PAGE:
Thus began a secret exchange of letters surrounding an equally secret courtship. She wrote, “I am not of a cold nature, and cannot bear to be treated coldly. When cold water is thrown upon a hot iron, the iron hisses.”

To me, it seems a secret relationship between two poets is both the perfect catalyst for romance and the least likely to last. But it was during their courtship that Elizabeth wrote her famous Sonnet 43.

True to his word, Elizabeth’s father disinherited her after she snuck away to marry Robert Browning in a private ceremony at St. Marylebone Parish Church. After honeymooning in Paris, the couple moved to Italy for the sake of Elizabeth’s health.

At the age of 43, between four miscarriages, Elizabeth gave birth to a son, Robert, whom they nicknamed Pen. The family remained in Italy, living among fellow writers and artists. Her health continued to deteriorate until her death at the age of 55, in 1861. She died in Robert Browning’s arms. Though he lived another 28 years, he never remarried.

The shadow of loss was cast over Elizabeth Barrett Browning’s life from the start. She lost her mother, two beloved brothers, her health, her father’s acceptance, and four unborn babies. Did her one true love compensate for all that? The last lines of her most famous sonnet may be the truest: “…and if God choose, I shall but love thee better after death.”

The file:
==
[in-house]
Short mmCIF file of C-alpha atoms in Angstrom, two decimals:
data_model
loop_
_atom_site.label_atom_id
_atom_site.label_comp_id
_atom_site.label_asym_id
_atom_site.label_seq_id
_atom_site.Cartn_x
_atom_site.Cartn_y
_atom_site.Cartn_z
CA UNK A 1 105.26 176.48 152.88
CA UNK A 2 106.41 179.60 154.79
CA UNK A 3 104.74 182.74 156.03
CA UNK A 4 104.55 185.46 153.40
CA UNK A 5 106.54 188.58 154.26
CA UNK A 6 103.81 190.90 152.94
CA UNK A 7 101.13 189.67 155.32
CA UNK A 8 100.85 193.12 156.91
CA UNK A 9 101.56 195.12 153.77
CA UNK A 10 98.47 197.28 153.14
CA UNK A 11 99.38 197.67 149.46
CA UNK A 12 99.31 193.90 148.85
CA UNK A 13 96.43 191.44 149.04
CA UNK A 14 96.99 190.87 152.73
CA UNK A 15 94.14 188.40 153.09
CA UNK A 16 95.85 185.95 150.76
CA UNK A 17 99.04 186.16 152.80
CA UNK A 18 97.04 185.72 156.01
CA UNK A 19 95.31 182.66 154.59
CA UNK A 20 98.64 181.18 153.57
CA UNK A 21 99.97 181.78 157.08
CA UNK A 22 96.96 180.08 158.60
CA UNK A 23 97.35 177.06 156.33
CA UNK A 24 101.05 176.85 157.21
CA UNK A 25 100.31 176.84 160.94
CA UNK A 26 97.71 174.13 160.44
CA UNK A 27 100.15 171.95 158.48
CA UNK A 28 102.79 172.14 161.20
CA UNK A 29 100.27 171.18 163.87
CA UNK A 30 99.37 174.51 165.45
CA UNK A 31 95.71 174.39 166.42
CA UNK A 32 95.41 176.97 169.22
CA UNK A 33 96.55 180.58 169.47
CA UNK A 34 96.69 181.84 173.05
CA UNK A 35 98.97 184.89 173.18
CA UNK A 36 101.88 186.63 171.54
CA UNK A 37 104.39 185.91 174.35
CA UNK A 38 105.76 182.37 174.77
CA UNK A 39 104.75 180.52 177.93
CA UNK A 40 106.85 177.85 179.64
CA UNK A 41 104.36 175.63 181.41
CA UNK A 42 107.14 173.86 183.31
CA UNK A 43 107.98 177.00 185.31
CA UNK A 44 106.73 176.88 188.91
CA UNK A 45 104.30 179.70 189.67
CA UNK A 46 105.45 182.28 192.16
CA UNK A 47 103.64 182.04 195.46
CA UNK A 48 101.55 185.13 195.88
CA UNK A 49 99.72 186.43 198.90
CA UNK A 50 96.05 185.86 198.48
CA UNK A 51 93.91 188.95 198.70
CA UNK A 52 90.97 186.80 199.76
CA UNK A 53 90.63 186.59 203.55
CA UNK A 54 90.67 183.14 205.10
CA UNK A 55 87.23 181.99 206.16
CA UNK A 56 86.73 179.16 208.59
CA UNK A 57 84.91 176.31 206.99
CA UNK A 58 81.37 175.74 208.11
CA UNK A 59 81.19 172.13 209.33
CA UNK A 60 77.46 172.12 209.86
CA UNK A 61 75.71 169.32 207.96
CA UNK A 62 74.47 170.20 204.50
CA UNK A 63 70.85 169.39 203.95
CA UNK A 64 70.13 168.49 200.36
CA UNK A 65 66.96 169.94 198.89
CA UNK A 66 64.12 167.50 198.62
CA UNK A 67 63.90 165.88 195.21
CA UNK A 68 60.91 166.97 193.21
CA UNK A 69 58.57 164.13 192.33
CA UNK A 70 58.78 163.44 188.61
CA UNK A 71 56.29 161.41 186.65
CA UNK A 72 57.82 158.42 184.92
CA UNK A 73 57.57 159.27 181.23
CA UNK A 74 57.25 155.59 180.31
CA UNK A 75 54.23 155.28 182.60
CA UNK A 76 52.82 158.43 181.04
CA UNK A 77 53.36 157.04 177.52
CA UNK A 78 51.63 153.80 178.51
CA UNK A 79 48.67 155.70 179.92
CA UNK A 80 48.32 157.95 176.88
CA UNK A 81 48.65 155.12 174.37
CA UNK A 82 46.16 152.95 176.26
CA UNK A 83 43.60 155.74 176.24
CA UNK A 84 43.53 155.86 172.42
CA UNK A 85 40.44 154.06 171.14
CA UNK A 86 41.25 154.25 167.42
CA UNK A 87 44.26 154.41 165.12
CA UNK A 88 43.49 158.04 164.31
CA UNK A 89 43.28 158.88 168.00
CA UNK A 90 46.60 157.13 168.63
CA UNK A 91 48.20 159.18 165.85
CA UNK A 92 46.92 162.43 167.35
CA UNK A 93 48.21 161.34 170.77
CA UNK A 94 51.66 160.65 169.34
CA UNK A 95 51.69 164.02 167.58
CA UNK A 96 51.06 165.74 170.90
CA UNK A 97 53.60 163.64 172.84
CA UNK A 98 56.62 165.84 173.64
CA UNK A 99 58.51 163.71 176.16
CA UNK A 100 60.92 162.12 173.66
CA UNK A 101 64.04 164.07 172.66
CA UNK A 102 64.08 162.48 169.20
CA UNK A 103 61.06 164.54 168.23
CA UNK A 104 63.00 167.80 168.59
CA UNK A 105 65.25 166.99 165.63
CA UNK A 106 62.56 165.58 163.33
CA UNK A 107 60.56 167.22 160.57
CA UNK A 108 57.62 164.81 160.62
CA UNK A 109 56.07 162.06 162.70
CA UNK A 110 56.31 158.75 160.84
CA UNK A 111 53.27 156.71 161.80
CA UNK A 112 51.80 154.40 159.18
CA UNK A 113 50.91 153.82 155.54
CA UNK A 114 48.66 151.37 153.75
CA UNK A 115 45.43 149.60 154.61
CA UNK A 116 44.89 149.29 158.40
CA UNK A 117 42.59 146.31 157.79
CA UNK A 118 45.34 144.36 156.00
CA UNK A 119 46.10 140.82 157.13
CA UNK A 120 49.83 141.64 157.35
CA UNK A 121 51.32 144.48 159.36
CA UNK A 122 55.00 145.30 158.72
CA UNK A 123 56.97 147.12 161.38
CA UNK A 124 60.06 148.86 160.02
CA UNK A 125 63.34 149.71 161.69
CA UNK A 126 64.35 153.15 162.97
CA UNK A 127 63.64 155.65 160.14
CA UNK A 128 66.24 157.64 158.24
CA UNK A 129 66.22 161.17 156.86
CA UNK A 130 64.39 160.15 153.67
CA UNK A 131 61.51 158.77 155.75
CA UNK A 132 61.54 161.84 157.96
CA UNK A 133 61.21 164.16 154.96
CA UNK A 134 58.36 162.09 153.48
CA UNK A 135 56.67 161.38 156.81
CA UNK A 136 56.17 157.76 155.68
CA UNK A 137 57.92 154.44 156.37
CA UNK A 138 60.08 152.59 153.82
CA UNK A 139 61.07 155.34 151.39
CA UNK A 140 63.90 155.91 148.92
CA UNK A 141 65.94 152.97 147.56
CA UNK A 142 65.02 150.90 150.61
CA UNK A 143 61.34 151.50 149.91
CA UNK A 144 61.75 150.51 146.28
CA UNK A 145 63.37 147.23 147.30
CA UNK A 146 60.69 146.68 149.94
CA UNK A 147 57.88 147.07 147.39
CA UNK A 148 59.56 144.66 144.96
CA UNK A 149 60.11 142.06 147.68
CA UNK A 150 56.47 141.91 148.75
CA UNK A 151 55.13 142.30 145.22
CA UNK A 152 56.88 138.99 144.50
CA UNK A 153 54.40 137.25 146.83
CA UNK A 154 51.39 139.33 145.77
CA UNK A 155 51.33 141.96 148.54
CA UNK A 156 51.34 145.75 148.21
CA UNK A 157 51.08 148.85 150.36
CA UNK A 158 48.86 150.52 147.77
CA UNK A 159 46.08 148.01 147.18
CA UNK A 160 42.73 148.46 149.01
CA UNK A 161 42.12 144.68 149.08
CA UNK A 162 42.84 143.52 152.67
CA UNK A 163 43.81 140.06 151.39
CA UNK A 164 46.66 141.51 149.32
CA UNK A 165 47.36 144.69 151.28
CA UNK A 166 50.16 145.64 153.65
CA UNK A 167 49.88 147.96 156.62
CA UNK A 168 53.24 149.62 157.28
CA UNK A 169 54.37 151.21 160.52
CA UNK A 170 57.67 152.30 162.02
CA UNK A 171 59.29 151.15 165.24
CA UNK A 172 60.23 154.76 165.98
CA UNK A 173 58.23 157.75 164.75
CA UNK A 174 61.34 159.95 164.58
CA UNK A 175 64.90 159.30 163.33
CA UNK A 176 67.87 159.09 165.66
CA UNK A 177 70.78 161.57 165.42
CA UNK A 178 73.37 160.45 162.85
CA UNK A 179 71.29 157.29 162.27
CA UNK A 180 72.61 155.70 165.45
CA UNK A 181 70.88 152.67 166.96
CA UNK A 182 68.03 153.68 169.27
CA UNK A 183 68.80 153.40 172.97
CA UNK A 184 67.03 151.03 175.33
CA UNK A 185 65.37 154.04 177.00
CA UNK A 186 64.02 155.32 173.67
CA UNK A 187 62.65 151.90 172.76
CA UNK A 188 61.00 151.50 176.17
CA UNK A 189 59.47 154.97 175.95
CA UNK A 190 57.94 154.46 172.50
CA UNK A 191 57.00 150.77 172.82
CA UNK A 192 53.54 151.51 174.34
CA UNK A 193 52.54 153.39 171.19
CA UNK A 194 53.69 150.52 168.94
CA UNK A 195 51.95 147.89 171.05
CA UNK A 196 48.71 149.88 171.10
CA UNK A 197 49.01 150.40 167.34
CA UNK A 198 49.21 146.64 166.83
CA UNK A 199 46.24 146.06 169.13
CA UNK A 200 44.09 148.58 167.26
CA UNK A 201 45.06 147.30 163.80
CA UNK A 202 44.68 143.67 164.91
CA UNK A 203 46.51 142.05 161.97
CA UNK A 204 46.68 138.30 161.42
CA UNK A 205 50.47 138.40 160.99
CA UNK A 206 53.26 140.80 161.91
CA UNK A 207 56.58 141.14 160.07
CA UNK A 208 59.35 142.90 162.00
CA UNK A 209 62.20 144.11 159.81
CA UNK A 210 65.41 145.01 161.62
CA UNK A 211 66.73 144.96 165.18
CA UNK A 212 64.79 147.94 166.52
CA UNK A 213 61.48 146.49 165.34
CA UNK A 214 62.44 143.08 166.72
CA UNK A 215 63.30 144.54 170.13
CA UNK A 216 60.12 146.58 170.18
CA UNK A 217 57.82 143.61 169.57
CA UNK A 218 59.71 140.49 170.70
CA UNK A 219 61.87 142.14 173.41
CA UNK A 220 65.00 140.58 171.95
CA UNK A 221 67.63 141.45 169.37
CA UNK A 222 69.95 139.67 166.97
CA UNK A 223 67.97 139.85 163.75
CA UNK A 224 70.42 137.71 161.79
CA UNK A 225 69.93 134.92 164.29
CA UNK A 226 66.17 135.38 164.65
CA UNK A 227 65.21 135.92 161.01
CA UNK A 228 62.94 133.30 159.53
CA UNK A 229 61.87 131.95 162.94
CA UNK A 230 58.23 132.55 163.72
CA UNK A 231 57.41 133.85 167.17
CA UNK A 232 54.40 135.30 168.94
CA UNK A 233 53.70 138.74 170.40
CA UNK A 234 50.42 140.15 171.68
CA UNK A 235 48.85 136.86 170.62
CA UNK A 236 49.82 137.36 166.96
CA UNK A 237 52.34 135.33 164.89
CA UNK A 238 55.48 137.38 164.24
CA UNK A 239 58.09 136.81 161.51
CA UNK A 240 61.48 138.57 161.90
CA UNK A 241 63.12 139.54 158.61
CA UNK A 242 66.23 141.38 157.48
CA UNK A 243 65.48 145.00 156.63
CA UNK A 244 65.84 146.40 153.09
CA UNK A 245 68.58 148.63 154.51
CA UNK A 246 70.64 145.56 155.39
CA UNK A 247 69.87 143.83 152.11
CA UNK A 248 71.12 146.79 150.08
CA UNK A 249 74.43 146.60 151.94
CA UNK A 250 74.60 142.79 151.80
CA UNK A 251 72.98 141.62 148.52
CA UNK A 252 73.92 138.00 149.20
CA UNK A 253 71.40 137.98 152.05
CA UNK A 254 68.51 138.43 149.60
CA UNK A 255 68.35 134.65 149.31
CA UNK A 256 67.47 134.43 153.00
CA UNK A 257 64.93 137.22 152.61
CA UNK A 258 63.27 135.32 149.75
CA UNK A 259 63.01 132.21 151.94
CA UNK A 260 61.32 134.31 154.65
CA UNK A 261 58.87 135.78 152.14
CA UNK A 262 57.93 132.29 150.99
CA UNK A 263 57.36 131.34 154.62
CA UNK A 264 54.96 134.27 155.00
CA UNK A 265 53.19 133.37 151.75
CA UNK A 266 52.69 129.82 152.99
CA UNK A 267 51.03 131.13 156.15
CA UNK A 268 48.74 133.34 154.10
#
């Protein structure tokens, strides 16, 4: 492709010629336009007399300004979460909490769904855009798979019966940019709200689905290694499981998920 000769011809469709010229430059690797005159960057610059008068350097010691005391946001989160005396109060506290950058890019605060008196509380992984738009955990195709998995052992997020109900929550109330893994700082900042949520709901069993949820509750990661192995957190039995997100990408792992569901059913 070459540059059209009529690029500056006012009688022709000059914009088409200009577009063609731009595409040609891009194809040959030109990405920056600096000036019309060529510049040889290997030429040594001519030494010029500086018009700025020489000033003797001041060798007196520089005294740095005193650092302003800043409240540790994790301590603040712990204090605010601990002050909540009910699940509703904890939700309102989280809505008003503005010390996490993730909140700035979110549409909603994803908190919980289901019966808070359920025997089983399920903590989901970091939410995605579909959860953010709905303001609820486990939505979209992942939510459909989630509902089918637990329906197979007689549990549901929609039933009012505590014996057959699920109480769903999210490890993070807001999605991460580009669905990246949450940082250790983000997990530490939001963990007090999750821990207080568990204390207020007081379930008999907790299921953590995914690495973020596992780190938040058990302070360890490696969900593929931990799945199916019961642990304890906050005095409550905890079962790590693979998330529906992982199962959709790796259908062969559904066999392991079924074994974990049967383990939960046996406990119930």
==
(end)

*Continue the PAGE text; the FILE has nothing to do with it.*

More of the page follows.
Though scripture tells us there will be no marriage in Heaven, this aspect of Barrett’s sonnet is spot-on. When we are free from all that binds us to this earthly life, free from our own selfishness and insecurities, we will indeed love others—all others—far better than we ever could on our best day on earth. That will be a day far more glorious than Valentine’s!


Friday, February 3, 2023

I love "I Love to Read" Month!

At first, I didn’t think too much about it. I received an email from Jen, the Director of our local public library, congratulating me. One of the two novels I released in 2021, The Last Piece, was their most circulated book in adult fiction for 2022. Given that I’m a local author in a small city, I figured that seemed reasonable. I thanked Jen and forgot about it.

A few days later, I received a call from Randy at our local radio station. He’d gotten wind of the book’s status while covering a council meeting as they reviewed the library’s annual report. Would I be interested in discussing with him on air the value of public libraries?

You bet! I’m a huge fan of libraries in general and ours in particular. It’s an easy subject to talk about. I think whoever invented the public library deserves a special reward in heaven.